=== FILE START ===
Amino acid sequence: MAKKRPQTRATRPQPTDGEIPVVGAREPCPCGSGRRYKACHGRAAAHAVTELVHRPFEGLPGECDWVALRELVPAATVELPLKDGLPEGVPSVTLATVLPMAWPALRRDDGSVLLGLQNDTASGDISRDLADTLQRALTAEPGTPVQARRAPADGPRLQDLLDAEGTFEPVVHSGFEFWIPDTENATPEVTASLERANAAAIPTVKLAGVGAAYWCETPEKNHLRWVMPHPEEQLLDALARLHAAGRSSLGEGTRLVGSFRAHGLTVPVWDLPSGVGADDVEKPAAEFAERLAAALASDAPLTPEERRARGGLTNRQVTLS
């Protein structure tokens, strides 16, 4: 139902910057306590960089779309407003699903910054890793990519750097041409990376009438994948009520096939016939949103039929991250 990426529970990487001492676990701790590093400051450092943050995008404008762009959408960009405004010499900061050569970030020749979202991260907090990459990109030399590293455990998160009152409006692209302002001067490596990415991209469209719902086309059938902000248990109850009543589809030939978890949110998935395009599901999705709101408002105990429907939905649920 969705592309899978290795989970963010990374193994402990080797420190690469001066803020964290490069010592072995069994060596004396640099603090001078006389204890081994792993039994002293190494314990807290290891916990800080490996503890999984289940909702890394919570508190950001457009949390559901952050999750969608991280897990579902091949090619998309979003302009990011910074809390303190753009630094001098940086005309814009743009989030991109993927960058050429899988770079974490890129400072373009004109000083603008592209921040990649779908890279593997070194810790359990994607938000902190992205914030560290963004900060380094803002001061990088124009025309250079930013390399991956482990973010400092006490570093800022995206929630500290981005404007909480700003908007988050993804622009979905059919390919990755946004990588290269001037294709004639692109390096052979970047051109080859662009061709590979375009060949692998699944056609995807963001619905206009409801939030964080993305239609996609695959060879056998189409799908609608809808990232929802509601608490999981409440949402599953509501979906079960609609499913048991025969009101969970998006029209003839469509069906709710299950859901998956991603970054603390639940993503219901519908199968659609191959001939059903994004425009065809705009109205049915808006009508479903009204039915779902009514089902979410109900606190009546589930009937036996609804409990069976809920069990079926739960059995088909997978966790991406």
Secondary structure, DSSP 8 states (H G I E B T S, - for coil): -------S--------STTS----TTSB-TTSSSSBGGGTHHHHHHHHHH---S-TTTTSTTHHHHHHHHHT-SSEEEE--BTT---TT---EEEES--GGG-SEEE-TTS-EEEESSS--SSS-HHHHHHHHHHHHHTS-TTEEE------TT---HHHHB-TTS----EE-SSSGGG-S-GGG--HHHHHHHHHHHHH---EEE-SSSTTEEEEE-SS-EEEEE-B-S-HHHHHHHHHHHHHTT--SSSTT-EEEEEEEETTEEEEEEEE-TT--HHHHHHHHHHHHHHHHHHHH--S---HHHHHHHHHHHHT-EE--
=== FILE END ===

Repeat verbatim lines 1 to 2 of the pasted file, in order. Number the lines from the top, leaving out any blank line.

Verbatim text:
Amino acid sequence: MAKKRPQTRATRPQPTDGEIPVVGAREPCPCGSGRRYKACHGRAAAHAVTELVHRPFEGLPGECDWVALRELVPAATVELPLKDGLPEGVPSVTLATVLPMAWPALRRDDGSVLLGLQNDTASGDISRDLADTLQRALTAEPGTPVQARRAPADGPRLQDLLDAEGTFEPVVHSGFEFWIPDTENATPEVTASLERANAAAIPTVKLAGVGAAYWCETPEKNHLRWVMPHPEEQLLDALARLHAAGRSSLGEGTRLVGSFRAHGLTVPVWDLPSGVGADDVEKPAAEFAERLAAALASDAPLTPEERRARGGLTNRQVTLS
């Protein structure tokens, strides 16, 4: 139902910057306590960089779309407003699903910054890793990519750097041409990376009438994948009520096939016939949103039929991250 990426529970990487001492676990701790590093400051450092943050995008404008762009959408960009405004010499900061050569970030020749979202991260907090990459990109030399590293455990998160009152409006692209302002001067490596990415991209469209719902086309059938902000248990109850009543589809030939978890949110998935395009599901999705709101408002105990429907939905649920 969705592309899978290795989970963010990374193994402990080797420190690469001066803020964290490069010592072995069994060596004396640099603090001078006389204890081994792993039994002293190494314990807290290891916990800080490996503890999984289940909702890394919570508190950001457009949390559901952050999750969608991280897990579902091949090619998309979003302009990011910074809390303190753009630094001098940086005309814009743009989030991109993927960058050429899988770079974490890129400072373009004109000083603008592209921040990649779908890279593997070194810790359990994607938000902190992205914030560290963004900060380094803002001061990088124009025309250079930013390399991956482990973010400092006490570093800022995206929630500290981005404007909480700003908007988050993804622009979905059919390919990755946004990588290269001037294709004639692109390096052979970047051109080859662009061709590979375009060949692998699944056609995807963001619905206009409801939030964080993305239609996609695959060879056998189409799908609608809808990232929802509601608490999981409440949402599953509501979906079960609609499913048991025969009101969970998006029209003839469509069906709710299950859901998956991603970054603390639940993503219901519908199968659609191959001939059903994004425009065809705009109205049915808006009508479903009204039915779902009514089902979410109900606190009546589930009937036996609804409990069976809920069990079926739960059995088909997978966790991406």